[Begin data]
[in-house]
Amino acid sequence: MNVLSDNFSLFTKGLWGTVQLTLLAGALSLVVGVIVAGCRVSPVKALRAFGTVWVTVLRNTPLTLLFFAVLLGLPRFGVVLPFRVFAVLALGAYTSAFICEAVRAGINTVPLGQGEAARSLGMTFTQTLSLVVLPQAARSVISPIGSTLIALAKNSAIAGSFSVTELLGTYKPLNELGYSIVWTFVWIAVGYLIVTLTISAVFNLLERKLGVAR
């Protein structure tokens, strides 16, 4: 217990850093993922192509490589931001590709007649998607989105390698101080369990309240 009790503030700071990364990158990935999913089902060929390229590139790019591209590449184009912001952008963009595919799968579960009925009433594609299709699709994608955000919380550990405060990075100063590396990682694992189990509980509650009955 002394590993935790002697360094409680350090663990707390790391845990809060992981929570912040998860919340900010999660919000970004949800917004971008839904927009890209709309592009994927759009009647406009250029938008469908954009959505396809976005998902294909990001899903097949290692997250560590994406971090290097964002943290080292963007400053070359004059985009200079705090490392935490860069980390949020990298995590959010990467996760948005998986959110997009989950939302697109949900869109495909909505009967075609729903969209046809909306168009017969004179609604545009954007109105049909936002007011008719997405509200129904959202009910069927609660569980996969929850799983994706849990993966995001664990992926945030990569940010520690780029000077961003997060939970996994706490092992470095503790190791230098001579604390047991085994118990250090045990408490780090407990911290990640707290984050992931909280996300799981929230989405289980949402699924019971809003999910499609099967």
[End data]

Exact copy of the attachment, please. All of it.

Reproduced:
[in-house]
Amino acid sequence: MNVLSDNFSLFTKGLWGTVQLTLLAGALSLVVGVIVAGCRVSPVKALRAFGTVWVTVLRNTPLTLLFFAVLLGLPRFGVVLPFRVFAVLALGAYTSAFICEAVRAGINTVPLGQGEAARSLGMTFTQTLSLVVLPQAARSVISPIGSTLIALAKNSAIAGSFSVTELLGTYKPLNELGYSIVWTFVWIAVGYLIVTLTISAVFNLLERKLGVAR
């Protein structure tokens, strides 16, 4: 217990850093993922192509490589931001590709007649998607989105390698101080369990309240 009790503030700071990364990158990935999913089902060929390229590139790019591209590449184009912001952008963009595919799968579960009925009433594609299709699709994608955000919380550990405060990075100063590396990682694992189990509980509650009955 002394590993935790002697360094409680350090663990707390790391845990809060992981929570912040998860919340900010999660919000970004949800917004971008839904927009890209709309592009994927759009009647406009250029938008469908954009959505396809976005998902294909990001899903097949290692997250560590994406971090290097964002943290080292963007400053070359004059985009200079705090490392935490860069980390949020990298995590959010990467996760948005998986959110997009989950939302697109949900869109495909909505009967075609729903969209046809909306168009017969004179609604545009954007109105049909936002007011008719997405509200129904959202009910069927609660569980996969929850799983994706849990993966995001664990992926945030990569940010520690780029000077961003997060939970996994706490092992470095503790190791230098001579604390047991085994118990250090045990408490780090407990911290990640707290984050992931909280996300799981929230989405289980949402699924019971809003999910499609099967």